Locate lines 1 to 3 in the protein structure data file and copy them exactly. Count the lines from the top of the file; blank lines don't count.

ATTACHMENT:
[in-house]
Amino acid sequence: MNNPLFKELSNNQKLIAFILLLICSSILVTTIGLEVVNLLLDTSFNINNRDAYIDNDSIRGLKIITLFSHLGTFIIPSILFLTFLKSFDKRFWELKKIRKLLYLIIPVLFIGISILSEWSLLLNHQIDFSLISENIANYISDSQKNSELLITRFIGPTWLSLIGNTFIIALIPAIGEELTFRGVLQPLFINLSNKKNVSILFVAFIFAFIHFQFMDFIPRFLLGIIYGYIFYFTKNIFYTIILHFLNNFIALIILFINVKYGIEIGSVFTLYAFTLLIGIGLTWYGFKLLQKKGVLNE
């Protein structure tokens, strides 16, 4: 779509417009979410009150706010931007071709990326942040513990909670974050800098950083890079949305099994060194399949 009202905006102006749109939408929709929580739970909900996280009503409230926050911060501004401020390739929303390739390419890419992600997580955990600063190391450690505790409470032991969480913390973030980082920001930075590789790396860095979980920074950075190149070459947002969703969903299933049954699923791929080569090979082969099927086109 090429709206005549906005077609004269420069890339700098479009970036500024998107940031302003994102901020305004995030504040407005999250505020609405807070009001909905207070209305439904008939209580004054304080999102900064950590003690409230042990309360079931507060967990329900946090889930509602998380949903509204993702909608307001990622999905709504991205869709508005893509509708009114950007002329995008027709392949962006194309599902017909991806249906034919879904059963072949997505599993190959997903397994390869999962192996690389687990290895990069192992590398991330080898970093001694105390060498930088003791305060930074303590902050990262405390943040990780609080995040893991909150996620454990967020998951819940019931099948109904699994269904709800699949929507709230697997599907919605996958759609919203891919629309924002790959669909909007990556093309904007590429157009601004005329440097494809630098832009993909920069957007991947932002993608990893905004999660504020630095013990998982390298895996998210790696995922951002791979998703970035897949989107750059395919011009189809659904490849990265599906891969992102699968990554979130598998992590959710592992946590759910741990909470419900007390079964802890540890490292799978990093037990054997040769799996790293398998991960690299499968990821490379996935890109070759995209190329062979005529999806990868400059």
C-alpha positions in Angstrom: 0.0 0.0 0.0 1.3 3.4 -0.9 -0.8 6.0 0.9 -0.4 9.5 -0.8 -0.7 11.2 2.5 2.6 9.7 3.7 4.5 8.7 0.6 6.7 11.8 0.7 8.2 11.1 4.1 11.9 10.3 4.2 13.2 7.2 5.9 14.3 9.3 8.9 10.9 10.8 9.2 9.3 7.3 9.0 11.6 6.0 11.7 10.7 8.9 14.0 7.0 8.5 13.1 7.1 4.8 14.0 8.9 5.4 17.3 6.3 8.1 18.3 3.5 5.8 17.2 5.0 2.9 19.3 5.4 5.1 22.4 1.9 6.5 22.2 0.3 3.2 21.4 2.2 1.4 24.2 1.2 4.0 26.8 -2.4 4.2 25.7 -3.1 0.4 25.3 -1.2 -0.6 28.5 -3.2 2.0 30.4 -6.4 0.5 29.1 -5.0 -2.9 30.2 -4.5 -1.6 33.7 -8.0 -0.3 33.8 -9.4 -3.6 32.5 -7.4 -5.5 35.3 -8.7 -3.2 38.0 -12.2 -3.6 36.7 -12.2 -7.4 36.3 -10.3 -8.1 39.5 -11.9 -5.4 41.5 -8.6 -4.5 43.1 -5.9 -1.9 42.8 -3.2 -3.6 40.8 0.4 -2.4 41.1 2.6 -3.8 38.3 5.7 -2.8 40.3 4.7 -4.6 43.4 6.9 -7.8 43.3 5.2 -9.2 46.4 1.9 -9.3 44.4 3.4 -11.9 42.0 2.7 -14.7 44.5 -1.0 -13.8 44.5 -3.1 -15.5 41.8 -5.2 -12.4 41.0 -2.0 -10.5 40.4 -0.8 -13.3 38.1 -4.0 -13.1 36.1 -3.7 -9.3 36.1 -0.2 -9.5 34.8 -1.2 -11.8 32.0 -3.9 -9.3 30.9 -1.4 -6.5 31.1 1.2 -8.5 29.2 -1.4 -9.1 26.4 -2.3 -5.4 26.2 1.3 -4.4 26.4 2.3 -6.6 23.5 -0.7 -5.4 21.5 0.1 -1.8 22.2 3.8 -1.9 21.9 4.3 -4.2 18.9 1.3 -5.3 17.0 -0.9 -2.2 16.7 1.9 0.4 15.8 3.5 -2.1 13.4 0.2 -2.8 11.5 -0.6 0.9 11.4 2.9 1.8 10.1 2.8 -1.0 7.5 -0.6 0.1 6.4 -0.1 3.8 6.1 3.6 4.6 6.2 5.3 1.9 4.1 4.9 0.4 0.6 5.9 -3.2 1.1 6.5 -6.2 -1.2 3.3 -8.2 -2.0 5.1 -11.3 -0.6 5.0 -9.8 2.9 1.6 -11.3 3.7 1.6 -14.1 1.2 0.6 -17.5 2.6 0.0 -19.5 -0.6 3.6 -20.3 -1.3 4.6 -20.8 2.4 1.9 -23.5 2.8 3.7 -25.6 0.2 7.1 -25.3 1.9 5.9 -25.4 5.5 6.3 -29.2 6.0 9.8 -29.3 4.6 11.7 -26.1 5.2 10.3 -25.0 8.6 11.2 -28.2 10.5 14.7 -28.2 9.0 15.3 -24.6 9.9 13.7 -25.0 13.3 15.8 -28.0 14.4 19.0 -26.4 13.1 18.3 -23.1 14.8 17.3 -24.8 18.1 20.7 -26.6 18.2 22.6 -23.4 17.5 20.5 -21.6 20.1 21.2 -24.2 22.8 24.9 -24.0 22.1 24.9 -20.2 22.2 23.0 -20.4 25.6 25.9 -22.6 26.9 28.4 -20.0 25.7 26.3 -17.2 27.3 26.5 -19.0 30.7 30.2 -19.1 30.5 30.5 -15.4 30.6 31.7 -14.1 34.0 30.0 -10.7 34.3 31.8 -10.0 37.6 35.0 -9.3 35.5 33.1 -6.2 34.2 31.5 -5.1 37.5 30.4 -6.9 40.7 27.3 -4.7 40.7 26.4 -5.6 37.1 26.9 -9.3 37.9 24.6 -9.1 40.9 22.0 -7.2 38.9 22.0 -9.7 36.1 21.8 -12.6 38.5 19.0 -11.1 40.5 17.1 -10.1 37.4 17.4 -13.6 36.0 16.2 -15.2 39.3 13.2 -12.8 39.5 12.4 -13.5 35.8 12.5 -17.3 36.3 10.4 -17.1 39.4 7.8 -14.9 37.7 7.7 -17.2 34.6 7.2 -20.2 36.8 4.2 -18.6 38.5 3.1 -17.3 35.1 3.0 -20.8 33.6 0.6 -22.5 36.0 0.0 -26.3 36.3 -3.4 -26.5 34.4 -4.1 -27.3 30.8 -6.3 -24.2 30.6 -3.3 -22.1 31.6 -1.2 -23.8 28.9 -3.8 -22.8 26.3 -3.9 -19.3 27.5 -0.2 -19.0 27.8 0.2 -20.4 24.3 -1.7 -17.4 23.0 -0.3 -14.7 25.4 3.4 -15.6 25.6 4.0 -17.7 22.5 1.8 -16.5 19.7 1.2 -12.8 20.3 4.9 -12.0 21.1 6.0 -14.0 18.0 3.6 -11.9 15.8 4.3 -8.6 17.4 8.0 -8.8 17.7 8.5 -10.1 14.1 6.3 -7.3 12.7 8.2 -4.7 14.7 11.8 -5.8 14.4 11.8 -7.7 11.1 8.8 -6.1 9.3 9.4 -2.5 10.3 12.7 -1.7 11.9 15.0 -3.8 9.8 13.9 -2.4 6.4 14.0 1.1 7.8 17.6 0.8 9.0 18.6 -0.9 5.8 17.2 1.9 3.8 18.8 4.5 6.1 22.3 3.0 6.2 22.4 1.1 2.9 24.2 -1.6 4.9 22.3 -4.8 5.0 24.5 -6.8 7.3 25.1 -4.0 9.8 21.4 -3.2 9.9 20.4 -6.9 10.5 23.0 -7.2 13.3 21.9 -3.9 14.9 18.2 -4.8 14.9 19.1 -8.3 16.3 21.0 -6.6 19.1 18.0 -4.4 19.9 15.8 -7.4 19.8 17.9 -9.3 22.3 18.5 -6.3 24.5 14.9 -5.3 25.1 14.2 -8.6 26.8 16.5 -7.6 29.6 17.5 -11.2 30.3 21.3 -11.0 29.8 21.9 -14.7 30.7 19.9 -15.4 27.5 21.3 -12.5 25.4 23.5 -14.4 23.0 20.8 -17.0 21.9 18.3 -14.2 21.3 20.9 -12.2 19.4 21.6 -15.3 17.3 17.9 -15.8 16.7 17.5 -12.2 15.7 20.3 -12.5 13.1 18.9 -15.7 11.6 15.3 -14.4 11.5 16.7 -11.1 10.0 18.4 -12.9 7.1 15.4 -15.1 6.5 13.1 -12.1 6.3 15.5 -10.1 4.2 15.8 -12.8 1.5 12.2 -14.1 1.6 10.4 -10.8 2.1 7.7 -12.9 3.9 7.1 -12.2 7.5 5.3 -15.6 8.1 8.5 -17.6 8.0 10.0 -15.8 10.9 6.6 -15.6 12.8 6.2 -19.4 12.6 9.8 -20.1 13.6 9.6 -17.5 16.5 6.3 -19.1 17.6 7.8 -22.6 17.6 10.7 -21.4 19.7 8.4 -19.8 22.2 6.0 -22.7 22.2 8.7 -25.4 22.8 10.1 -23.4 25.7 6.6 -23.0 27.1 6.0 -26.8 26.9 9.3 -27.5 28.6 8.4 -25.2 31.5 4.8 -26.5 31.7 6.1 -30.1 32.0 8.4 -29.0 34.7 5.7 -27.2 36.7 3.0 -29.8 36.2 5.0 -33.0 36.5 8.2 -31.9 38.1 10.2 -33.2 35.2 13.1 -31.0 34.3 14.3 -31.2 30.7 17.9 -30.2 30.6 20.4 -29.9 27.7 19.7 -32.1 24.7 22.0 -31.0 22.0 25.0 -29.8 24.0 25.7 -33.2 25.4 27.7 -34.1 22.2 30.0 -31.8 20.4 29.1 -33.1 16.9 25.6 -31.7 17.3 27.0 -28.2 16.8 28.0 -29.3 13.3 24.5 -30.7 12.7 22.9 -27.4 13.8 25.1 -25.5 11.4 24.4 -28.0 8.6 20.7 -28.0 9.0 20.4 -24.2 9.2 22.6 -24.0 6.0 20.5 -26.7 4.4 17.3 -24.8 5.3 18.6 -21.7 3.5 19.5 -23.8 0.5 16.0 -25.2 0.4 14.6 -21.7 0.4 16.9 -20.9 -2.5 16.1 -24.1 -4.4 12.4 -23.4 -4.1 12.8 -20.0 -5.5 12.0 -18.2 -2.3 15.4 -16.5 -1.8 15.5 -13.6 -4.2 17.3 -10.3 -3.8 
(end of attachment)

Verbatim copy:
[in-house]
Amino acid sequence: MNNPLFKELSNNQKLIAFILLLICSSILVTTIGLEVVNLLLDTSFNINNRDAYIDNDSIRGLKIITLFSHLGTFIIPSILFLTFLKSFDKRFWELKKIRKLLYLIIPVLFIGISILSEWSLLLNHQIDFSLISENIANYISDSQKNSELLITRFIGPTWLSLIGNTFIIALIPAIGEELTFRGVLQPLFINLSNKKNVSILFVAFIFAFIHFQFMDFIPRFLLGIIYGYIFYFTKNIFYTIILHFLNNFIALIILFINVKYGIEIGSVFTLYAFTLLIGIGLTWYGFKLLQKKGVLNE
């Protein structure tokens, strides 16, 4: 779509417009979410009150706010931007071709990326942040513990909670974050800098950083890079949305099994060194399949 009202905006102006749109939408929709929580739970909900996280009503409230926050911060501004401020390739929303390739390419890419992600997580955990600063190391450690505790409470032991969480913390973030980082920001930075590789790396860095979980920074950075190149070459947002969703969903299933049954699923791929080569090979082969099927086109 090429709206005549906005077609004269420069890339700098479009970036500024998107940031302003994102901020305004995030504040407005999250505020609405807070009001909905207070209305439904008939209580004054304080999102900064950590003690409230042990309360079931507060967990329900946090889930509602998380949903509204993702909608307001990622999905709504991205869709508005893509509708009114950007002329995008027709392949962006194309599902017909991806249906034919879904059963072949997505599993190959997903397994390869999962192996690389687990290895990069192992590398991330080898970093001694105390060498930088003791305060930074303590902050990262405390943040990780609080995040893991909150996620454990967020998951819940019931099948109904699994269904709800699949929507709230697997599907919605996958759609919203891919629309924002790959669909909007990556093309904007590429157009601004005329440097494809630098832009993909920069957007991947932002993608990893905004999660504020630095013990998982390298895996998210790696995922951002791979998703970035897949989107750059395919011009189809659904490849990265599906891969992102699968990554979130598998992590959710592992946590759910741990909470419900007390079964802890540890490292799978990093037990054997040769799996790293398998991960690299499968990821490379996935890109070759995209190329062979005529999806990868400059």